Additional: Documentation was included to clearly demonstrate that sufficient
communication had occurred.
Title IA Schoolwide
      Planning

Section 2: Needs Assessment
      Planning Process
 Needs Assessment Planning
    Conducting a Comprehensive Needs
               Assessment

PURPOSE: To identify the school’s strengths and weaknesses and
to specify priorities for improving student achievement and
meeting challenging academic standards.

Assessing needs comprehensively means getting the full "breadth
of information for depth of understanding"
(WestEd, 1996, p. III-14).
 Needs Assessment Planning


Clarifying the Vision
Purpose: Clarifying the direction the new schoolwide program will take

•What are our central program goals?

•After implementing our schoolwide program, how will the school be
different and improved for students?
  Needs Assessment Planning
Creating a School Profile
Purpose: Provides a starting point for discussion and is useful for organizing
the remainder of the needs assessment

Data-based snapshot that describes:
    • Students
    • Faculty
    • Community
    • Programs
    • Mission and planning processes
    • Achievements and challenges.

Answers fundamental questions that guide planning:
   •How well are our students doing?
   •What are our curriculum strengths?
   • Is there a coherent vision with clear goals for achieving the vision?
  Needs Assessment Planning
Creating a School Profile
Purpose: Provides a starting point for discussion and is useful for organizing
the remainder of the needs assessment

•Student Achievement: How well are our students attaining the challenging academic
standards set by the state and school district? What are school completion or mobility rates? How
many students are making smooth transitions from one school to the next?
•Curriculum and Instruction: What are teachers and administrators doing to ensure that
teaching methods are up-to-date? Does the curriculum reflects state, local, and national content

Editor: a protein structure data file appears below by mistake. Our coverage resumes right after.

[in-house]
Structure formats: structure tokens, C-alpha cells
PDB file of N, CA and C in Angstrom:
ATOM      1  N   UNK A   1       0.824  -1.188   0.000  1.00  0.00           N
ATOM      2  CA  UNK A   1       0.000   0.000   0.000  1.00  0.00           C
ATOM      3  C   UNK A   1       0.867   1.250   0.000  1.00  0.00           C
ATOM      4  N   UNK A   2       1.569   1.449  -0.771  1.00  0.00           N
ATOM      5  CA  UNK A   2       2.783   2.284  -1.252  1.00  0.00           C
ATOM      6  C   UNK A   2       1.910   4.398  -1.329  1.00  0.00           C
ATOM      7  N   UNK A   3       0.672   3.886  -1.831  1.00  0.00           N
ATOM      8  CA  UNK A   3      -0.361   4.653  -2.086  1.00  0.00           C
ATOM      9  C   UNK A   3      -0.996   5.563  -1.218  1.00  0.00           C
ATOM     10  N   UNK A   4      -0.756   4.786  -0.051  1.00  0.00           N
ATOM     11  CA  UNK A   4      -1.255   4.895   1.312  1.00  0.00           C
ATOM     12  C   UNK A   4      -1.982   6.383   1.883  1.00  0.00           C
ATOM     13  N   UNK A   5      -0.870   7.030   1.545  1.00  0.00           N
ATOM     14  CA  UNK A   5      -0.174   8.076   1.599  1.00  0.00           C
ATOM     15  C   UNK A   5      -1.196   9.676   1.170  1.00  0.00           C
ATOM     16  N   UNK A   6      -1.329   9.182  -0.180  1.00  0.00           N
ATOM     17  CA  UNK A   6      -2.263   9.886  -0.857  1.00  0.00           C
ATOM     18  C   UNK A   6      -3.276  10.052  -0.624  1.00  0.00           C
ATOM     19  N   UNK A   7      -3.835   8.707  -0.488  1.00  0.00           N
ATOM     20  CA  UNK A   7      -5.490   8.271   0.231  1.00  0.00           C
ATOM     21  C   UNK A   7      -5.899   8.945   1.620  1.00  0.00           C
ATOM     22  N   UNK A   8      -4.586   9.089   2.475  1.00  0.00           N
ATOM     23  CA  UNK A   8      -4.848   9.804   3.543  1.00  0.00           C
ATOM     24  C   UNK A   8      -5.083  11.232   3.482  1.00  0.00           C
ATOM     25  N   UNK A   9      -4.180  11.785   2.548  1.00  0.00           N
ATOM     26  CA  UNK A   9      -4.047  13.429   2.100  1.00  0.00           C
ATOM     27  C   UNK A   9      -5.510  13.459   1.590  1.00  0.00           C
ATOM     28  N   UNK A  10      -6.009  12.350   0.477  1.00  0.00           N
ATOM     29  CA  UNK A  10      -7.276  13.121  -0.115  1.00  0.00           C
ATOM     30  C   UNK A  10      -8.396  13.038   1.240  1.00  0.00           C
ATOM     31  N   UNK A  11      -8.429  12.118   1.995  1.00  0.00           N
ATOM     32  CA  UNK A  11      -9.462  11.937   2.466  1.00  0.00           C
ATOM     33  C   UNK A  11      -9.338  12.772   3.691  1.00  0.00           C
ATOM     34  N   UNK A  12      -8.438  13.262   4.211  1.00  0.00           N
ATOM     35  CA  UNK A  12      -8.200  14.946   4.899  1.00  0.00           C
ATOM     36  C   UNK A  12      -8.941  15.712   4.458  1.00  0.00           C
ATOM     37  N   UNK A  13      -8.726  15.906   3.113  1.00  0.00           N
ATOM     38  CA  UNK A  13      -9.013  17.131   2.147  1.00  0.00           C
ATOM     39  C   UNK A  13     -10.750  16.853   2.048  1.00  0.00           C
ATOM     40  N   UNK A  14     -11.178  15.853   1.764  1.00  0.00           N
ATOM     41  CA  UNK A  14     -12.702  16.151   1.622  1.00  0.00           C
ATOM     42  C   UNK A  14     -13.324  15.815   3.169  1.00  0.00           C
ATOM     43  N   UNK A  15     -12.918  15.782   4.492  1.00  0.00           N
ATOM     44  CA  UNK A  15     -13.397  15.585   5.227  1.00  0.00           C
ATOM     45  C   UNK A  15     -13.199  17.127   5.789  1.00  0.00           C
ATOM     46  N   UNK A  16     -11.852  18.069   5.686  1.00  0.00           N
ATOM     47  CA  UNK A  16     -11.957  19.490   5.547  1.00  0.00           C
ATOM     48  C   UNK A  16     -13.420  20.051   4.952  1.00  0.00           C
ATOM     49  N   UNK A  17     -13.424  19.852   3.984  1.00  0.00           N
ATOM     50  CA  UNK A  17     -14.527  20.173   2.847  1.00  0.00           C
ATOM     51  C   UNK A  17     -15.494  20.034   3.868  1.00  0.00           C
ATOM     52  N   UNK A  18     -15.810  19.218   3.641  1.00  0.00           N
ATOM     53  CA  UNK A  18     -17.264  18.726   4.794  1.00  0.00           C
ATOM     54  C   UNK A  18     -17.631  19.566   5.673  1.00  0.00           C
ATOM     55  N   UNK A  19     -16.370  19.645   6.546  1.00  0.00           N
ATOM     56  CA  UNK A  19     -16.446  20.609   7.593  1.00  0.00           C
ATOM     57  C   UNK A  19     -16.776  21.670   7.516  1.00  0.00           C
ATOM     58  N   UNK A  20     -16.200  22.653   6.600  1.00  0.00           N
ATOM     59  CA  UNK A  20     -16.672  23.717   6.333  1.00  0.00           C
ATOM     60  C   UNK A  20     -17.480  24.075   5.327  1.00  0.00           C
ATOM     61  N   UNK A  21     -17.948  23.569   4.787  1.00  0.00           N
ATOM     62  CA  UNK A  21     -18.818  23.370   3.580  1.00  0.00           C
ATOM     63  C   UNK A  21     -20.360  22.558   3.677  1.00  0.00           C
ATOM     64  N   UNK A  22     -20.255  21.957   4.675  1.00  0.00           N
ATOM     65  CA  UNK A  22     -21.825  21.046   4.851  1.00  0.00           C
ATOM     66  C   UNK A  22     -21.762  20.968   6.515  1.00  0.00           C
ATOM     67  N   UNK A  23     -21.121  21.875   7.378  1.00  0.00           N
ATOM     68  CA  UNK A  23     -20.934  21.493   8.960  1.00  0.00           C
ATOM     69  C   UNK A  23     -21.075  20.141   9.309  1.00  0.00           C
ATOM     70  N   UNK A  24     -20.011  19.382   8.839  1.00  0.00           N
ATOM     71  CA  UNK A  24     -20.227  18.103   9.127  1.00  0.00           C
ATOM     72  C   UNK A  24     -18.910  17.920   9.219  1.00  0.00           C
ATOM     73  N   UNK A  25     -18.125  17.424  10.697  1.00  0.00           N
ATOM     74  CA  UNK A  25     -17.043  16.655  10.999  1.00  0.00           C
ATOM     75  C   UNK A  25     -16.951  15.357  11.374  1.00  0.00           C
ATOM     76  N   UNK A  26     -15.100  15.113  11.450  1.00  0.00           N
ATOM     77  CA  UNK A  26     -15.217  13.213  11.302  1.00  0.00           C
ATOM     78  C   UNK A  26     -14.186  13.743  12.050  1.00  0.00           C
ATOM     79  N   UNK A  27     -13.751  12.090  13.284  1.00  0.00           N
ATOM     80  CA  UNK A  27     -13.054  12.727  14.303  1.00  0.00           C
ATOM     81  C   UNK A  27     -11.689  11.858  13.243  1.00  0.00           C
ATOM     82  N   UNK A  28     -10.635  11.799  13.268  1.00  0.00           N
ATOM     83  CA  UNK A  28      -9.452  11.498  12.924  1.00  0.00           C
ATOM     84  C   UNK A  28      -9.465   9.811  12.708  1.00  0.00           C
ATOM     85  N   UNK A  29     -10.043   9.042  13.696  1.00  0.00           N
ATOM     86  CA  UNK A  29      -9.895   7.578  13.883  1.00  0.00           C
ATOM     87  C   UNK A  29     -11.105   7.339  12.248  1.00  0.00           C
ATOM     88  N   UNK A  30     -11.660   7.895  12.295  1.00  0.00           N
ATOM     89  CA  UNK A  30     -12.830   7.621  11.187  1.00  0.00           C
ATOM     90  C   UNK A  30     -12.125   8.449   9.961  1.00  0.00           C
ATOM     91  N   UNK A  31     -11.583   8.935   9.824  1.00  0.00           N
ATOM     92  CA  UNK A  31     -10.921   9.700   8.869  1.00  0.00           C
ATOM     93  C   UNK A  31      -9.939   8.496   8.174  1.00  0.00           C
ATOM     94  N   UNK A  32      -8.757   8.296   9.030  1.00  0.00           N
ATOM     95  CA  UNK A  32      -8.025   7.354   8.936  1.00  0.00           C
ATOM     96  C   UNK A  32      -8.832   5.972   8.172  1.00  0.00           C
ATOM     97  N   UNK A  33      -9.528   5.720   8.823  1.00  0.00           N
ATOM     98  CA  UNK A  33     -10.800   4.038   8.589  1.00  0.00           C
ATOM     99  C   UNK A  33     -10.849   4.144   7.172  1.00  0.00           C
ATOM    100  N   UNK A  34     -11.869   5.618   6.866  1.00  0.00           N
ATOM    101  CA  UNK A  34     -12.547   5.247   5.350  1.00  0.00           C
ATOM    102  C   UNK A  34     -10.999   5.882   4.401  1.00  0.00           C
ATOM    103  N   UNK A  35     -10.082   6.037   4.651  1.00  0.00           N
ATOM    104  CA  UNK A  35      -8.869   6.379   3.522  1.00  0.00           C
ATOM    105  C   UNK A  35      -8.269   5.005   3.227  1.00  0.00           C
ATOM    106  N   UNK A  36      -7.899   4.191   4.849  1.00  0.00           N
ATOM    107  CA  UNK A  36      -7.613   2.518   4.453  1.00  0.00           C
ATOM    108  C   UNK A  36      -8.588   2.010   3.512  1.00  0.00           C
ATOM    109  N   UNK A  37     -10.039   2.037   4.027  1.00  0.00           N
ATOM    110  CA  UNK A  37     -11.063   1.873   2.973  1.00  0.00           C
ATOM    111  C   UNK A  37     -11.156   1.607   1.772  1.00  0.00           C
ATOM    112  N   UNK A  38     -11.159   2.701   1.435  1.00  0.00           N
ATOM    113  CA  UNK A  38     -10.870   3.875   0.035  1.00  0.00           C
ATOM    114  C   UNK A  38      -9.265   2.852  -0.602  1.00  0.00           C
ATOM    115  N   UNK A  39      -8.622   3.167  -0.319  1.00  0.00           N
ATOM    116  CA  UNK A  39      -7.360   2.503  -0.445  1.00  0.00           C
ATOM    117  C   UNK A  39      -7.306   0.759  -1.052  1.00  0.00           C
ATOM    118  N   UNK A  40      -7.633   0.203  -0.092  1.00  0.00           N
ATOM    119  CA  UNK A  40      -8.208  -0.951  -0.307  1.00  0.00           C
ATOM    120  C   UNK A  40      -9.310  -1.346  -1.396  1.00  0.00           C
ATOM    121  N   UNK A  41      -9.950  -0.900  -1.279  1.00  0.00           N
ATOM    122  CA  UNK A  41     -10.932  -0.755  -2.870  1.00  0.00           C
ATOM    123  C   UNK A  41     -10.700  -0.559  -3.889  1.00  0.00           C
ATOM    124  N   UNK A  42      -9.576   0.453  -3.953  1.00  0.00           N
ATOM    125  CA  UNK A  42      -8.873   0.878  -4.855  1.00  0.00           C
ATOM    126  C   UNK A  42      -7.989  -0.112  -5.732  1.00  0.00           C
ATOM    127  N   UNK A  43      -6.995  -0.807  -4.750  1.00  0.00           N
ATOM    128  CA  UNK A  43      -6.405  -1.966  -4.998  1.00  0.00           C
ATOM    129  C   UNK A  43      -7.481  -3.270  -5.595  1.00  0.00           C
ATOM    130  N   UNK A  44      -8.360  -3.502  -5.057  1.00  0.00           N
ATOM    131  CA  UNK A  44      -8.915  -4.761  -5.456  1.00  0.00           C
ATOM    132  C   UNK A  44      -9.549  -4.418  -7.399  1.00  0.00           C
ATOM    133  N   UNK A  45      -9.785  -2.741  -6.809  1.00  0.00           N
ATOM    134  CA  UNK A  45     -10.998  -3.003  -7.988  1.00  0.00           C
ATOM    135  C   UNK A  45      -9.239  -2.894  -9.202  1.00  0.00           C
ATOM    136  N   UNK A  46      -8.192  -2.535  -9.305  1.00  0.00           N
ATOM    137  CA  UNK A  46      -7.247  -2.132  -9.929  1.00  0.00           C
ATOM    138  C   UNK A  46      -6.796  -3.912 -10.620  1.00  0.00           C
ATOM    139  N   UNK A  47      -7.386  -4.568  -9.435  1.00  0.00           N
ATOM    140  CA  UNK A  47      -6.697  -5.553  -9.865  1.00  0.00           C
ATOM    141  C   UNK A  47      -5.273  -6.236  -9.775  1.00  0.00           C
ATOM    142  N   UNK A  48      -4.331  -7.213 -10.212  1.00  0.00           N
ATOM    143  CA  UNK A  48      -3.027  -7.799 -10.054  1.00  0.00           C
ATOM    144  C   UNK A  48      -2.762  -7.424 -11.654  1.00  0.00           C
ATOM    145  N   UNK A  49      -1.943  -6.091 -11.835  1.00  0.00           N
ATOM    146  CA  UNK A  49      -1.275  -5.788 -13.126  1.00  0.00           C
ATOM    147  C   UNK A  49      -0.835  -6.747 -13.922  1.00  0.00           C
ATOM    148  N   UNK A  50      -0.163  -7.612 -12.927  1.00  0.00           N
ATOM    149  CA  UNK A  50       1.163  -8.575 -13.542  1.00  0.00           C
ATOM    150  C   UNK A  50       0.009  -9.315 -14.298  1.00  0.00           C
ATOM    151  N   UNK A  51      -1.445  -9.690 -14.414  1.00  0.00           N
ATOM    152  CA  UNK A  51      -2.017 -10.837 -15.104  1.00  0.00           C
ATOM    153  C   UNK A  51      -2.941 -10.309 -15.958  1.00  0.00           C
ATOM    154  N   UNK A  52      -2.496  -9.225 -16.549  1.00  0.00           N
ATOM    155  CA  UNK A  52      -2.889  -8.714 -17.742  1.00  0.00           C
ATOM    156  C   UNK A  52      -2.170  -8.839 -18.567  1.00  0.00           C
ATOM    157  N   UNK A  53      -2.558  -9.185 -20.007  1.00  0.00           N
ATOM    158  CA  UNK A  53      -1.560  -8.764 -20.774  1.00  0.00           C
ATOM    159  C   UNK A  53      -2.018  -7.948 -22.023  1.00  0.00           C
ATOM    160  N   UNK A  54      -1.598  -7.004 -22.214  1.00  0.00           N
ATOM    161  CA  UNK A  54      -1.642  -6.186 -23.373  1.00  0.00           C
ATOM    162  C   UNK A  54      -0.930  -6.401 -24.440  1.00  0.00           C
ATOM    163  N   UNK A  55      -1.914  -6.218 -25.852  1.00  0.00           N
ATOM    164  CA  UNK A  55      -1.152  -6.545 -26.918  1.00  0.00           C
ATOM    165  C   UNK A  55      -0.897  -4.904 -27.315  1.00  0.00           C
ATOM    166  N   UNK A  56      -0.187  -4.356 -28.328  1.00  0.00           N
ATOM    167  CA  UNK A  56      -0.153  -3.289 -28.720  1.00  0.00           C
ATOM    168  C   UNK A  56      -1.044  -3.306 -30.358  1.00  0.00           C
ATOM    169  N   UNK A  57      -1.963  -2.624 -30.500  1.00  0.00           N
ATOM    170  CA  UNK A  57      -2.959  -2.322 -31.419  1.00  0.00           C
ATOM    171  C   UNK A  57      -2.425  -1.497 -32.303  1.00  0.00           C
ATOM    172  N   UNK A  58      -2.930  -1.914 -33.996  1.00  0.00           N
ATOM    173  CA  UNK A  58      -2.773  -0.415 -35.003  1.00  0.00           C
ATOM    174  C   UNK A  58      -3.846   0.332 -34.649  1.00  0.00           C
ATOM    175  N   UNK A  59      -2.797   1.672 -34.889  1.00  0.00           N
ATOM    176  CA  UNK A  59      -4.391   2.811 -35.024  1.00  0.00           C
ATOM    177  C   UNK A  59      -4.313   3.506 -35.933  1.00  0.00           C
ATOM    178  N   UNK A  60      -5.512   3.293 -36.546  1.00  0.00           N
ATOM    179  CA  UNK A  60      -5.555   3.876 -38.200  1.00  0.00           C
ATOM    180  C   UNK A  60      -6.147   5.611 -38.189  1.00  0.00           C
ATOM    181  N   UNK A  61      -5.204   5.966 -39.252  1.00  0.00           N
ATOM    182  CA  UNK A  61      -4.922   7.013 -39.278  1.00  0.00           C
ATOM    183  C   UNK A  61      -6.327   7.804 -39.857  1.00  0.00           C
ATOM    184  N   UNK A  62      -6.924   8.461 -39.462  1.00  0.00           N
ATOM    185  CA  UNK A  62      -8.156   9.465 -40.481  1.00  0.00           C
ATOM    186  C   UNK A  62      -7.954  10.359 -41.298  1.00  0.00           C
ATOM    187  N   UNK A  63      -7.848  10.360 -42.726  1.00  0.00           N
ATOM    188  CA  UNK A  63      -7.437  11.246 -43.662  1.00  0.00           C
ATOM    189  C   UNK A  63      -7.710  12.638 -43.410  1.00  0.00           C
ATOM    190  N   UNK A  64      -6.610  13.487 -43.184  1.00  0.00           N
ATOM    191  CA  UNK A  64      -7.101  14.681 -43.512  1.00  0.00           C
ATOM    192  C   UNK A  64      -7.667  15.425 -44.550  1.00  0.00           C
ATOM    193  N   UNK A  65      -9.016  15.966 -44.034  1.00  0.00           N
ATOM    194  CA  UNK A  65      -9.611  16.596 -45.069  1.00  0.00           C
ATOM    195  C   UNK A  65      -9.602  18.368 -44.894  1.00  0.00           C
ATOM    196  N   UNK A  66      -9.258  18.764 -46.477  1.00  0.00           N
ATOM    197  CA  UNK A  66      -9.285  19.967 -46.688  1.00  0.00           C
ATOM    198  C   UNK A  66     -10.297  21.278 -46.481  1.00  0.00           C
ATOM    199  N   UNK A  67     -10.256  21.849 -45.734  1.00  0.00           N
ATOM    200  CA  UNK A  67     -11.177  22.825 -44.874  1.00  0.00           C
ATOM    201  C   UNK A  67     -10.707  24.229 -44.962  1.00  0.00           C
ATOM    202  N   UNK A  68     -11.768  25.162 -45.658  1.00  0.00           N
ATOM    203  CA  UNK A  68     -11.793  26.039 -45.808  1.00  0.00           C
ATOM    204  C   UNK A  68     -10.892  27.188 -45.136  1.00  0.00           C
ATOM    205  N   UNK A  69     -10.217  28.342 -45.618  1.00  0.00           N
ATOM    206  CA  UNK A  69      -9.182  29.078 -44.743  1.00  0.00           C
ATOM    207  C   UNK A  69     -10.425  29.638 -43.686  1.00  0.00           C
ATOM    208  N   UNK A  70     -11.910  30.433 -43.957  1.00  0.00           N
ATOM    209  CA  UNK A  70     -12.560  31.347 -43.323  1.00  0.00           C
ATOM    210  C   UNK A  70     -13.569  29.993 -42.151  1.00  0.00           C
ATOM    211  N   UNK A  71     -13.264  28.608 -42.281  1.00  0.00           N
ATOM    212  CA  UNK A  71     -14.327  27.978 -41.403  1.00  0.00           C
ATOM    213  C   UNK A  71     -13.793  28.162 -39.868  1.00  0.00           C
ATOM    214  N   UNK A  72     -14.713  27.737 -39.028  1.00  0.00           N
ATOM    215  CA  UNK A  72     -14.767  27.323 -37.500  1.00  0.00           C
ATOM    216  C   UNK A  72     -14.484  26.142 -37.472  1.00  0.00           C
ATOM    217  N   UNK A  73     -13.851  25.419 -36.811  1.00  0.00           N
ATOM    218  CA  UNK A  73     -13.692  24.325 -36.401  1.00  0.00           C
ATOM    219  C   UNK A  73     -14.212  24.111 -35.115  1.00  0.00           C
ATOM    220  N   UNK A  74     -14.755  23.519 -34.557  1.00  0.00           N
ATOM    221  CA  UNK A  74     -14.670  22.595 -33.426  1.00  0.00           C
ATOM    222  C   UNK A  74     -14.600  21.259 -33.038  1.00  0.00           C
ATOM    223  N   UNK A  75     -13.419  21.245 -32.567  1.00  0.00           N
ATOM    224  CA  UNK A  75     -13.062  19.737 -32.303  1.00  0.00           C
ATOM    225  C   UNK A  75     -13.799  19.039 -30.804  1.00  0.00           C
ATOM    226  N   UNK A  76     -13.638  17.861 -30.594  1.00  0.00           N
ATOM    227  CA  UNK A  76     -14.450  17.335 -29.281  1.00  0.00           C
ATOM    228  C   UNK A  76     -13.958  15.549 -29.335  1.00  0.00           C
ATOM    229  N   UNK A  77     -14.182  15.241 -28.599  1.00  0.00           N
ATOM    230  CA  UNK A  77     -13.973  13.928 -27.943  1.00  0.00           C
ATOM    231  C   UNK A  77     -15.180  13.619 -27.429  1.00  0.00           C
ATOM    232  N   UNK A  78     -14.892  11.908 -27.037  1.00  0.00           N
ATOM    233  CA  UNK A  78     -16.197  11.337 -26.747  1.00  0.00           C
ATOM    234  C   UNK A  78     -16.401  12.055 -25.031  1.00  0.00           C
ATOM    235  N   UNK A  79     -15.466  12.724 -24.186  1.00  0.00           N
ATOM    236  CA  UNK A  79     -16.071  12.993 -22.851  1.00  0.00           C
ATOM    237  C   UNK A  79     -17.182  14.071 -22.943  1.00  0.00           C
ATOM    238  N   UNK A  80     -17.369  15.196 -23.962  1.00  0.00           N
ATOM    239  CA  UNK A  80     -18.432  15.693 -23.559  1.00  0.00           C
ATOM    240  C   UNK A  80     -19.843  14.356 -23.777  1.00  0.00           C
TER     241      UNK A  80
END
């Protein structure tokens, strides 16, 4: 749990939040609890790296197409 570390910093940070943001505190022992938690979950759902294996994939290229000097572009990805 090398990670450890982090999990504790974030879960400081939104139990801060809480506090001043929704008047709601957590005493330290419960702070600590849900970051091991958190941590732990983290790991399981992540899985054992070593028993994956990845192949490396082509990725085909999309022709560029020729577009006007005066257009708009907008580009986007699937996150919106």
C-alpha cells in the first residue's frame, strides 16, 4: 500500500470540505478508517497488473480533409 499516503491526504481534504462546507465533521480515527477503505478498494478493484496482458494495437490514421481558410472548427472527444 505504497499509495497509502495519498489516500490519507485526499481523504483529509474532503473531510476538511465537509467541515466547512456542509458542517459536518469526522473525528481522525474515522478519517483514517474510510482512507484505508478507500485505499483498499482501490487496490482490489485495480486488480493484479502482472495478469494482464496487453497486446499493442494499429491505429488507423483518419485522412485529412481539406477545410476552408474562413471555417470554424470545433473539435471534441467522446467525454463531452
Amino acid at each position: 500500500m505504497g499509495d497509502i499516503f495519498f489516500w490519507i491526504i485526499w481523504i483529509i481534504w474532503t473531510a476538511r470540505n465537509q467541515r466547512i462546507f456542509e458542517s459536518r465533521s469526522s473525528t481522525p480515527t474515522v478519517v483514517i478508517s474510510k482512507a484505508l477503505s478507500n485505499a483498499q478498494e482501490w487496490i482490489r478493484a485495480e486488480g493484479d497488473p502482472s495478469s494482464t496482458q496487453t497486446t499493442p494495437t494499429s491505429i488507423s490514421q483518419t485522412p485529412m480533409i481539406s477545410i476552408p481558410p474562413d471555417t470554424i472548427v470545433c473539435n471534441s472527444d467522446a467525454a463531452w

standards? What is the the enacted curriculum? What opportunities are there on the job to improve
the curriculum, raise expectations of staff, and secure top-quality instructional materials?
•Professional Development: Are there on-the-job opportunities for teachers to participate in
meaningful professional development? Do teachers select the professional development
opportunities available to them? What topics attract the largest groups of participants? Who
participates? What follow-up takes place? Are teachers working as collaborating team members and
mentors? What instrument can reliably assess the extent to which teachers are collaborating? What
can be done to further promote and enhance collaboration among teachers?
  Needs Assessment Planning
Creating a School Profile
Purpose: Provides a starting point for discussion and is useful for organizing
the remainder of the needs assessment

•Family and Community Involvement: In what ways are parents and the community
involved in meaningful activities that support students' learning? How are parents and the
community involved in school decisions? Are health and human services available to support
students and encourage healthy family relationships? If families speak languages other than English,
are school messages communicated in those languages? Do services for families include students
with disabilities, both physical and educational? Can parents develop their own parenting skills or
gain access to other educational opportunities through the school?
•School Context and Organization: How large are classes? Is adequate time devoted to
subjects in which students perform poorly? Do teachers have a voice in decision making and school
policies? What role do teachers have in deciding what assessments we will use to evaluate
individual students or the program as a whole? Do school committees and decision making bodies
make it easy for teachers, parents, paraprofessionals, support staff, and students to be heard and, in
turn, for all groups to be part of solutions to identified problems?
  Needs Assessment Planning
Creating a School Profile
The profile gathers baseline information in one place so the planning team
can identify "focus areas" and indicators of the school's status with respect to
each one. Some focus areas to consider include:

    •Standards-Based Curriculum
    •Standards-Based Instruction
    •Standards-Based Assessment
    •Data Based Accountability and Evaluation
    •Structural Reform Strategies
    •Leadership and Governance